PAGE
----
Bush & Fuel Cells

Today is Earth Day, and right here in Sacramento U.S. President Bush is going to make an appearance at the California Fuel Cell Partnership – a depot of experimental fuel cell cars sponsored by a consortium of automakers, located just west of Sacramento’s downtown. It will be interesting to see what quotes come out of this visit from the President.

The astonishing thing about fuel cells and hydrogen is even environmental activists, for the most part, don’t have the slightest idea what a fuel cell is, or that hydrogen is not a primary fuel. The truth about fuel cells is this – they aren’t ready for vehicles and they may never be. We’ve written extensively about this in our blog “Fuel Cell Cars Aren’t Ready” as well as in articles on our main website “The 100% Electric Car.” To make a long story short, fuel cells cost way too much, use extremely expensive materials, break easily, and degrade quickly. Breakthroughs in fuel cell technology have been just around the corner for the last twenty years.

Moreover, hydrogen has to be refined from something else. Doing this is expensive and inefficient. Why electrolyse hydrogen using electricity and water, when you can just store the electricity in batteries and retain twice as much of the energy that was in the original electricity? Ditto for extracting hydrogen from, say, bioethanol – why not just burn the bioethanol and use all those BTUs that would have been lost in conversion?

Even worse, hydrogen has to be stored either under extreme pressure, or liquified under extreme cold. Some new storage techniques claim to store hydrogen by bonding it to metals using nanotechnology, but don’t hold your breath. Hydrogen is interesting as a fuel in the future precisely because you can make it many different ways, but until it can be made more efficiently, and stored in a safe, practical and cost-effective manner, forget about it ever becoming a replacement for conventional fuels.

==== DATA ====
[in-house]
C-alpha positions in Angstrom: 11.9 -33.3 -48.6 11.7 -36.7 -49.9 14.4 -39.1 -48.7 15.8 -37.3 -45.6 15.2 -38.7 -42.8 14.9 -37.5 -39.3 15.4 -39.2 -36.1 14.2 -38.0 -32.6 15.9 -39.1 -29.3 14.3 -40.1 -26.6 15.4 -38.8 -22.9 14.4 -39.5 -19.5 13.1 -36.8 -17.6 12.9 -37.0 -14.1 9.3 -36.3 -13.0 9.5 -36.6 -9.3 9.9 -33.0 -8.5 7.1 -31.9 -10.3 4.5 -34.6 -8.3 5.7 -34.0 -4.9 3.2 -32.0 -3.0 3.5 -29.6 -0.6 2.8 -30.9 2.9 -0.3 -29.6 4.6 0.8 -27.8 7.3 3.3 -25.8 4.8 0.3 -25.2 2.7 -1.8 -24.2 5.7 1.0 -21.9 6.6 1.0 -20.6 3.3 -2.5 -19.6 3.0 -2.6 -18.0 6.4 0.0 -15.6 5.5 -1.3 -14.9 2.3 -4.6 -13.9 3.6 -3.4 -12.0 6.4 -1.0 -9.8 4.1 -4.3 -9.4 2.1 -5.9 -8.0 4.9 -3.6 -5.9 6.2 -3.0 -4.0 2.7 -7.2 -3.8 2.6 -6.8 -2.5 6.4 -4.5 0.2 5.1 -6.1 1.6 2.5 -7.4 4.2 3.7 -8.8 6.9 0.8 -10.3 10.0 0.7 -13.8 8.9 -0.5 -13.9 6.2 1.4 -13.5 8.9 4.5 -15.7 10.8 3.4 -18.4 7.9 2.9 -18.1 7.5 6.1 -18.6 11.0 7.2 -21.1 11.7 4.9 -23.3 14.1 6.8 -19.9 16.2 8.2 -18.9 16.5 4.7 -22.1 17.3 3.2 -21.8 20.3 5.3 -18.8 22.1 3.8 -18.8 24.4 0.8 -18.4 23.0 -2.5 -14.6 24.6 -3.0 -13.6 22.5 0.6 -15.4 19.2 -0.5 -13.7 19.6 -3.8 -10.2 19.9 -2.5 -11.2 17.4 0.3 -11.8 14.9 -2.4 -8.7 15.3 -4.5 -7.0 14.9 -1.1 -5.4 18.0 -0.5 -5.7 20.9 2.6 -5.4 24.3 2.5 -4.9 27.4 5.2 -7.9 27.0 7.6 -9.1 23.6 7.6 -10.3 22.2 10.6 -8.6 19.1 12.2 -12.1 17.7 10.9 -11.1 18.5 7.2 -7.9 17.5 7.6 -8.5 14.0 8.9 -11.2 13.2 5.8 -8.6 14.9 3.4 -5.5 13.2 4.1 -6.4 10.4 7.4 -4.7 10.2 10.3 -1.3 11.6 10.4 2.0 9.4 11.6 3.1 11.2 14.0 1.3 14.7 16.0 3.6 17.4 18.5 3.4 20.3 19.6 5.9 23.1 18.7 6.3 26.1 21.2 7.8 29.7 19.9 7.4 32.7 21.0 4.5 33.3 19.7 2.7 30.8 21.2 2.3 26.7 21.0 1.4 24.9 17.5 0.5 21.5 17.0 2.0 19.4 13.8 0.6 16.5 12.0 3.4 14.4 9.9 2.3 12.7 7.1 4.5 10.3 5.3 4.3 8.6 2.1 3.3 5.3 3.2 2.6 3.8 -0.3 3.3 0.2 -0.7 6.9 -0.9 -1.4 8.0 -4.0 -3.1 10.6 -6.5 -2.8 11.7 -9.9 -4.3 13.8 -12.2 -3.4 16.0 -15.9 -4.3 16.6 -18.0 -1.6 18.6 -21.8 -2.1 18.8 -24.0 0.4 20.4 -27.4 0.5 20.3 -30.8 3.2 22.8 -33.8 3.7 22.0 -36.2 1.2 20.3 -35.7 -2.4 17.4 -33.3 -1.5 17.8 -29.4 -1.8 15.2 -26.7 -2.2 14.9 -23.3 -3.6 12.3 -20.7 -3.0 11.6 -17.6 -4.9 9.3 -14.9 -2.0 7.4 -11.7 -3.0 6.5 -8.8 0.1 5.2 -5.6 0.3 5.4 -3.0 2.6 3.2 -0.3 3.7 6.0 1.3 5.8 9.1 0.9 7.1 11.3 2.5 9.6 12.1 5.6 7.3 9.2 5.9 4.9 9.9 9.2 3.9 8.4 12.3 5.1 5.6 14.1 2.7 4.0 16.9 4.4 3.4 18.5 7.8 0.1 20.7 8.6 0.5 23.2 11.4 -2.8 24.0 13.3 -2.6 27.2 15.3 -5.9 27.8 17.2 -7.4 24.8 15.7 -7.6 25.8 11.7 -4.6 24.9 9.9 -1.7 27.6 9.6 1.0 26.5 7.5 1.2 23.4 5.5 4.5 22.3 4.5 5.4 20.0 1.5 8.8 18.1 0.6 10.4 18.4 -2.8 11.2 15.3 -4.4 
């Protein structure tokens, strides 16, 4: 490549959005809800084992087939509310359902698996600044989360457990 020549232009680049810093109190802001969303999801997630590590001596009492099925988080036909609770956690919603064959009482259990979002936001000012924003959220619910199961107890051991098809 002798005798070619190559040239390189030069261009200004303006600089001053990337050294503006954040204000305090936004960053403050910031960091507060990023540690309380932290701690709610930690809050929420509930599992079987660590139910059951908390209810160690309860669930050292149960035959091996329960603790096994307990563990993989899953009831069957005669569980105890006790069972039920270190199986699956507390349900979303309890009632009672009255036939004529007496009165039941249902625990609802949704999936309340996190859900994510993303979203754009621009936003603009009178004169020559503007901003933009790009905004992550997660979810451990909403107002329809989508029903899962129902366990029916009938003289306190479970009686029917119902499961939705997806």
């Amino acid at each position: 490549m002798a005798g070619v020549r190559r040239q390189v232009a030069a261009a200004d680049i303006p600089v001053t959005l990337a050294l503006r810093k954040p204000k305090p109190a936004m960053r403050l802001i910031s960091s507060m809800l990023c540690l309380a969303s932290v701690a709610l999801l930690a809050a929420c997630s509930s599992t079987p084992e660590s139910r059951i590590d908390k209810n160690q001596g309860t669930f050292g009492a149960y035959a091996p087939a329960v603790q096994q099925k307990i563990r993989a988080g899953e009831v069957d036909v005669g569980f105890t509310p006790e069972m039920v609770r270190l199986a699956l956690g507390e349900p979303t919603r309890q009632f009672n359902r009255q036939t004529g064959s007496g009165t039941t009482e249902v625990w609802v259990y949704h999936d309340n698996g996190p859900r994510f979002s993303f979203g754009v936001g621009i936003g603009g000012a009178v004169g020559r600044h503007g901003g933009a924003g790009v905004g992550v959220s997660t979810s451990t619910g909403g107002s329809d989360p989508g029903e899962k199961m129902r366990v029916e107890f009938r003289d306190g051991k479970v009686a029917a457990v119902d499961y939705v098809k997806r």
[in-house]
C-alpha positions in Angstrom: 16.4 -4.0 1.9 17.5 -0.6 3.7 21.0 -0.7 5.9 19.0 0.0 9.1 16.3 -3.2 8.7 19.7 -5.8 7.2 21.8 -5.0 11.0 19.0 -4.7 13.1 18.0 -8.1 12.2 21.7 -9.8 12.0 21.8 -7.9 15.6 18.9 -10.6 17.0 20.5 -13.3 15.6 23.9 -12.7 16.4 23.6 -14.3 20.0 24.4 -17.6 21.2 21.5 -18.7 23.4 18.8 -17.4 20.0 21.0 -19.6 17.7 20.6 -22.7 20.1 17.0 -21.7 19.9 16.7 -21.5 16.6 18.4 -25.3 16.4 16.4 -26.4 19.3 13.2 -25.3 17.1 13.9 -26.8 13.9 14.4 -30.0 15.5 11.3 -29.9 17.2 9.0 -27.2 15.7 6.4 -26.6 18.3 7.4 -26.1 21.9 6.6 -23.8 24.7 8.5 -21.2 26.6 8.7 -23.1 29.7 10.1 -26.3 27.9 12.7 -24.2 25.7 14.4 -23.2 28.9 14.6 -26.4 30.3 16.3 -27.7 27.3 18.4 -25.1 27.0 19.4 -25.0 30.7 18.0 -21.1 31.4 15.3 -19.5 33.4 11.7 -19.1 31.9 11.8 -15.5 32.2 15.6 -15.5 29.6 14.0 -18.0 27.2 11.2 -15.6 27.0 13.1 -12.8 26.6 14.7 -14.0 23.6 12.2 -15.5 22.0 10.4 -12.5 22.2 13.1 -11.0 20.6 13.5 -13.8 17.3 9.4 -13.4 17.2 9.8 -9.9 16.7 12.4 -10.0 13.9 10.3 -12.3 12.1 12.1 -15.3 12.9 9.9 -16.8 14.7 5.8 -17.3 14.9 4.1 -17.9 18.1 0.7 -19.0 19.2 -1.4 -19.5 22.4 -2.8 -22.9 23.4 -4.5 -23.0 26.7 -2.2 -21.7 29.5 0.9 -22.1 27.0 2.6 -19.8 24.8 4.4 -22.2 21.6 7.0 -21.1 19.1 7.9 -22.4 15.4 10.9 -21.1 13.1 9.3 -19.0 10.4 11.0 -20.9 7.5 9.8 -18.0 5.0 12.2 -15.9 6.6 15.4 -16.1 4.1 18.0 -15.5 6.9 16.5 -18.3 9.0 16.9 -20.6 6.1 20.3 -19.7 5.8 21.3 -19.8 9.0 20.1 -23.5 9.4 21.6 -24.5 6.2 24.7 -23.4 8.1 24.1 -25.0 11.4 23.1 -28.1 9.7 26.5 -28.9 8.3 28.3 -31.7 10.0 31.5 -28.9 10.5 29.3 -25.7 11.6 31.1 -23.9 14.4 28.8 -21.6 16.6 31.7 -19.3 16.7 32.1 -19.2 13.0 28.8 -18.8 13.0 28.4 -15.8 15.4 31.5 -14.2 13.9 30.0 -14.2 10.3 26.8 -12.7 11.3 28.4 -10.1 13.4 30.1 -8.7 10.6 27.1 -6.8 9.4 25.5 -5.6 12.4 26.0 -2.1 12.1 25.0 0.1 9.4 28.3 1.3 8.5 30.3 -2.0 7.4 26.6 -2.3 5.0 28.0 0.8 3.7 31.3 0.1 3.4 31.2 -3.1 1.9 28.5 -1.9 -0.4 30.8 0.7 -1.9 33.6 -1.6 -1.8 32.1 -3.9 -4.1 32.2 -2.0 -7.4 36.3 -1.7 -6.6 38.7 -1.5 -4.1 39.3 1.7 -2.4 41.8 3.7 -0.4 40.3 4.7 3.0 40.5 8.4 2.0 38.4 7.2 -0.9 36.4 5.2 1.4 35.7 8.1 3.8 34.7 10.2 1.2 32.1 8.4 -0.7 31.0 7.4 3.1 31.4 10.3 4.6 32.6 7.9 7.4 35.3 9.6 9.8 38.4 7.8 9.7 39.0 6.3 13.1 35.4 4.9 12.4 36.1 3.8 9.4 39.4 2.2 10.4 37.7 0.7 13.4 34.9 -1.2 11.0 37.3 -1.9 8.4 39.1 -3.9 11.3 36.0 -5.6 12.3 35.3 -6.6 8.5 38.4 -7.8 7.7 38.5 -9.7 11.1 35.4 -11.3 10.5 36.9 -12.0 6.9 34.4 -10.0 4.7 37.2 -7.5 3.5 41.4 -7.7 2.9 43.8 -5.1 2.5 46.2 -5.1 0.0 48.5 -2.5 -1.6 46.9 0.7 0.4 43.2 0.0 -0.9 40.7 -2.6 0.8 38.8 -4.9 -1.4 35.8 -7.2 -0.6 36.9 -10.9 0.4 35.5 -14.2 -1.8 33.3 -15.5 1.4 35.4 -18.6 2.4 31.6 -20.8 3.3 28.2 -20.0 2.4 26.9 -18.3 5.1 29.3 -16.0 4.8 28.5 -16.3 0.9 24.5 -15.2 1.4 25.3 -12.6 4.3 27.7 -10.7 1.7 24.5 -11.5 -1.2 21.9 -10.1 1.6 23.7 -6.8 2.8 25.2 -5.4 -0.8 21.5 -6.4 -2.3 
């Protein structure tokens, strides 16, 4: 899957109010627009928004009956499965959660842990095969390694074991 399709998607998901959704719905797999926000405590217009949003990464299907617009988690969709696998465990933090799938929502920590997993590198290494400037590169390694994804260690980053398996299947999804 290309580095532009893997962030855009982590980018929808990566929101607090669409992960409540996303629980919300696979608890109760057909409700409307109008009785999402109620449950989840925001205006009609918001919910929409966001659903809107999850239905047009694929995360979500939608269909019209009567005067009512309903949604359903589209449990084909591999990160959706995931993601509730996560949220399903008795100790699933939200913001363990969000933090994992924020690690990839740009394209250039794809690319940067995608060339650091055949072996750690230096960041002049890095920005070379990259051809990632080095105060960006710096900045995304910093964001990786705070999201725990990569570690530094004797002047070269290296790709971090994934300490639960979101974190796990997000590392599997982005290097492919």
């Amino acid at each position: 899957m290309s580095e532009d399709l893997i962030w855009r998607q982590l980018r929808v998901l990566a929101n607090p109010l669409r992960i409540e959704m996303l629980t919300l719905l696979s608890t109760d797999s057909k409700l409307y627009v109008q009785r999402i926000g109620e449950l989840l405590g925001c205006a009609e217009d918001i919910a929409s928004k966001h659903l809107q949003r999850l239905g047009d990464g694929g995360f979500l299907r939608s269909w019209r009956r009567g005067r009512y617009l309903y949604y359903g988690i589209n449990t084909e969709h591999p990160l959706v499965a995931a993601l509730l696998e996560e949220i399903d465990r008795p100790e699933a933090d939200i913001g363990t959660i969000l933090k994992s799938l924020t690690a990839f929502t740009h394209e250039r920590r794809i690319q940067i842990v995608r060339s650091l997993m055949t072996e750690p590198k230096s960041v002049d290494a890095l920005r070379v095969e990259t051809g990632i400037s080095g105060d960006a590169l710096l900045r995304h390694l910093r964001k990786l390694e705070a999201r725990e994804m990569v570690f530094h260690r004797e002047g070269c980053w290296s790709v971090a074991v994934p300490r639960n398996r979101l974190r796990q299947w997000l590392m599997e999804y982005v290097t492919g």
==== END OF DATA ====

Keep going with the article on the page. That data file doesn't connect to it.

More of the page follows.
Back in 2000 we reported on the California Fuel Cell Partnership in the story “Hydrogen Fuel Cell Cars.” They were about as close to getting cars on the road back then as they are now – a few more years. There are a lot of ways to get cars to get better mileage and run on alternatives to petroleum – new diesel engine technologies, biodiesel and bioethanol, hybrid and even all-electric cars. And meaningful quantities of these cars are making it onto the road today, far sooner than hydrogen fuel cell cars.

U.S. President Bush’s Earth Day 2006 visit to the California Fuel Cell Partnership apparently is his way of telling us he cares about the environment. California Governor Schwarzeneggar has also been a great proponent of fuel cells with his support for California’s “Hydrogen Highway.” But they are off the mark if they think fuel cell cars are going to ever going to replace gasoline powered cars.

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